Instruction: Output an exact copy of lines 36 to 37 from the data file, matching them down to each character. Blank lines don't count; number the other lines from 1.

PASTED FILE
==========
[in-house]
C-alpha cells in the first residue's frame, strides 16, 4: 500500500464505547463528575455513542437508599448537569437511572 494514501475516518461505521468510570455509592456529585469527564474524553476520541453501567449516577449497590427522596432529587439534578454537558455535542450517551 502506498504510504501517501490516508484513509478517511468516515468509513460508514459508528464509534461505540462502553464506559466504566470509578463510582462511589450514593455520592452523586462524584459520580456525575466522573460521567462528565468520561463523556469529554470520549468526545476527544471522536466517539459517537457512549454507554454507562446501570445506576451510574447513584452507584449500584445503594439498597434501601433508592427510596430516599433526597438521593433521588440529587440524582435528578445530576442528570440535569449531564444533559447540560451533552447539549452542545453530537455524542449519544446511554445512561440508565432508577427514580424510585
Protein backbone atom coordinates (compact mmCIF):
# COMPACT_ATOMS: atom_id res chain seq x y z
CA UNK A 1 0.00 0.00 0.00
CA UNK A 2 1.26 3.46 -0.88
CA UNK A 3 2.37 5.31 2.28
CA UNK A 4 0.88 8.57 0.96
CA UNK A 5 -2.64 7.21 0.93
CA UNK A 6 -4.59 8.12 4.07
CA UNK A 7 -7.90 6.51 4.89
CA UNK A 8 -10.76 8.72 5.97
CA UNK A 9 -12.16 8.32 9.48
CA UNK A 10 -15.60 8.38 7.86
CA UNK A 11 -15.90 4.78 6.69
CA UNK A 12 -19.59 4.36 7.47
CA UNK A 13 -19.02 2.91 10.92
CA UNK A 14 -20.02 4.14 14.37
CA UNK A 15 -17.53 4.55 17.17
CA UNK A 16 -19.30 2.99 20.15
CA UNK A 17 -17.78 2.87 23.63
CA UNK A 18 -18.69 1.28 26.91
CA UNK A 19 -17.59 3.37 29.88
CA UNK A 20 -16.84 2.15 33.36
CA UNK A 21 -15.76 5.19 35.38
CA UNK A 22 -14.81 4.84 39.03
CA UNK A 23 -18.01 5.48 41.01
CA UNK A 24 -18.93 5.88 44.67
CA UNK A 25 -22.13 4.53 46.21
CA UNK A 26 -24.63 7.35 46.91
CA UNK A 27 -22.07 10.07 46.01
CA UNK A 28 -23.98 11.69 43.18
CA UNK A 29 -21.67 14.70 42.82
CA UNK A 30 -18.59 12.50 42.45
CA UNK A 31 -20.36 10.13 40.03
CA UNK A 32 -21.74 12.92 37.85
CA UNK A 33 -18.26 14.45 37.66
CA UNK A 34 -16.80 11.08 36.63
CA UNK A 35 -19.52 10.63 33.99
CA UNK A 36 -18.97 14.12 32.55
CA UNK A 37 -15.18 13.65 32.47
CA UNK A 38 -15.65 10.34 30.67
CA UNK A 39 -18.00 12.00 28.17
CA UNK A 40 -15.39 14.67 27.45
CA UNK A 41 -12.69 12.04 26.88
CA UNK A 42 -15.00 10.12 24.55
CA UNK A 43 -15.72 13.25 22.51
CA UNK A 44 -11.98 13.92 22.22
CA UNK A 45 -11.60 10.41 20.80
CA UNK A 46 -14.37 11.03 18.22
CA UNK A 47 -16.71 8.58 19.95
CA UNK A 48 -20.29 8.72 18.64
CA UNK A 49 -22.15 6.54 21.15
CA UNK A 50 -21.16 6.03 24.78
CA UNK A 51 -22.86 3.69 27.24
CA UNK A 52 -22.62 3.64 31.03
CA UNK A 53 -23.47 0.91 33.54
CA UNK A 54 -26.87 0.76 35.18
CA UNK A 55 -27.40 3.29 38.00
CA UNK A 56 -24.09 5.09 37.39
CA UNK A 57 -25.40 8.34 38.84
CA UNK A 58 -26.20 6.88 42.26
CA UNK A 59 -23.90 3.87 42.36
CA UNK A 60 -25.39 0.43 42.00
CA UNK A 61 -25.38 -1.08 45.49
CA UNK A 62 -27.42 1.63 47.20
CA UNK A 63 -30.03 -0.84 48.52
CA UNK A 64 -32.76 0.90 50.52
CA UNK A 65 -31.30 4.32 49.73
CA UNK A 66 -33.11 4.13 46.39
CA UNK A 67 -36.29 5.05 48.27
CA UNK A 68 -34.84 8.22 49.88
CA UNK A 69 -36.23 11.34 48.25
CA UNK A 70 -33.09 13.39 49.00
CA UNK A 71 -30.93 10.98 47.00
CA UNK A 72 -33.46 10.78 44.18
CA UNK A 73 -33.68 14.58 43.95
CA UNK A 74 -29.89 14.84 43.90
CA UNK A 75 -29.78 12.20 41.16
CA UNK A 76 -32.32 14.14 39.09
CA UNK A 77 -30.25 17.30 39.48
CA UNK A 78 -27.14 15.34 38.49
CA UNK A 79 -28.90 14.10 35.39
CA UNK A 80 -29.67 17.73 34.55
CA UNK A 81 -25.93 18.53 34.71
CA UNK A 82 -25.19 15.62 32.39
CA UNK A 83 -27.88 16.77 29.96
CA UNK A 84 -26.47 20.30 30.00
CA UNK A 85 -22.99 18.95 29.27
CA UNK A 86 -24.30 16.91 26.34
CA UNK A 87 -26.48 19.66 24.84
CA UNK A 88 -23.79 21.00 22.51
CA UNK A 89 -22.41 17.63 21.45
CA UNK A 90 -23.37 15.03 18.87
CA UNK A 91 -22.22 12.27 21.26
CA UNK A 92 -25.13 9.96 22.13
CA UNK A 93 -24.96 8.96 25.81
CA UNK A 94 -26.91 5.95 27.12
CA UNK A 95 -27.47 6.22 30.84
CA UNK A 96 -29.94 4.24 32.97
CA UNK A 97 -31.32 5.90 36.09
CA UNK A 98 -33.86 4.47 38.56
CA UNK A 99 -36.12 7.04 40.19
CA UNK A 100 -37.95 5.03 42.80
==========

CA UNK A 32 -21.74 12.92 37.85
CA UNK A 33 -18.26 14.45 37.66